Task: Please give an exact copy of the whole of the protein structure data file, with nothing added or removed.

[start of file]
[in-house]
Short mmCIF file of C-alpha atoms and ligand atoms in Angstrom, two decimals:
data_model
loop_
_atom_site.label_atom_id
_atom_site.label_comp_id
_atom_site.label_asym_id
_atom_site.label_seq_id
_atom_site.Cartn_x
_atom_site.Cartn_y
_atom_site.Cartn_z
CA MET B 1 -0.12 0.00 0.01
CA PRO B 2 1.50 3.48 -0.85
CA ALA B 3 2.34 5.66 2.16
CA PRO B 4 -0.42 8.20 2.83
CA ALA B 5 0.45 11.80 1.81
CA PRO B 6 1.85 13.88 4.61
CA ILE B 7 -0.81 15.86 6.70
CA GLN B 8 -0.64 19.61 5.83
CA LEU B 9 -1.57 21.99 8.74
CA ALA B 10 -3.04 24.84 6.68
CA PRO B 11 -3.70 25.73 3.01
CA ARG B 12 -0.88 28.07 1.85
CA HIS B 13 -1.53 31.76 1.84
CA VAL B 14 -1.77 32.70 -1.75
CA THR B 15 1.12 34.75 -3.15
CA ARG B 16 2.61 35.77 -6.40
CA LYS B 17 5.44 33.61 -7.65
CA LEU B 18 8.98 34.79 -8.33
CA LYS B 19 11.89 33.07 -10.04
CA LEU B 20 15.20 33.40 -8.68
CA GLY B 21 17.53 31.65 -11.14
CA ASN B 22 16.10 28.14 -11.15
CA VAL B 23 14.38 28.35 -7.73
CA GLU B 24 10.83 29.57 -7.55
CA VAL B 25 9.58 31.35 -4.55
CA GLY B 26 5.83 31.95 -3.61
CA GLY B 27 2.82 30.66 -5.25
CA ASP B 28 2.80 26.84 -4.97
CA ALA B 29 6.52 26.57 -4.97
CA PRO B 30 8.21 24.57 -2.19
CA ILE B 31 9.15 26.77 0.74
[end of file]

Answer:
[in-house]
Short mmCIF file of C-alpha atoms and ligand atoms in Angstrom, two decimals:
data_model
loop_
_atom_site.label_atom_id
_atom_site.label_comp_id
_atom_site.label_asym_id
_atom_site.label_seq_id
_atom_site.Cartn_x
_atom_site.Cartn_y
_atom_site.Cartn_z
CA MET B 1 -0.12 0.00 0.01
CA PRO B 2 1.50 3.48 -0.85
CA ALA B 3 2.34 5.66 2.16
CA PRO B 4 -0.42 8.20 2.83
CA ALA B 5 0.45 11.80 1.81
CA PRO B 6 1.85 13.88 4.61
CA ILE B 7 -0.81 15.86 6.70
CA GLN B 8 -0.64 19.61 5.83
CA LEU B 9 -1.57 21.99 8.74
CA ALA B 10 -3.04 24.84 6.68
CA PRO B 11 -3.70 25.73 3.01
CA ARG B 12 -0.88 28.07 1.85
CA HIS B 13 -1.53 31.76 1.84
CA VAL B 14 -1.77 32.70 -1.75
CA THR B 15 1.12 34.75 -3.15
CA ARG B 16 2.61 35.77 -6.40
CA LYS B 17 5.44 33.61 -7.65
CA LEU B 18 8.98 34.79 -8.33
CA LYS B 19 11.89 33.07 -10.04
CA LEU B 20 15.20 33.40 -8.68
CA GLY B 21 17.53 31.65 -11.14
CA ASN B 22 16.10 28.14 -11.15
CA VAL B 23 14.38 28.35 -7.73
CA GLU B 24 10.83 29.57 -7.55
CA VAL B 25 9.58 31.35 -4.55
CA GLY B 26 5.83 31.95 -3.61
CA GLY B 27 2.82 30.66 -5.25
CA ASP B 28 2.80 26.84 -4.97
CA ALA B 29 6.52 26.57 -4.97
CA PRO B 30 8.21 24.57 -2.19
CA ILE B 31 9.15 26.77 0.74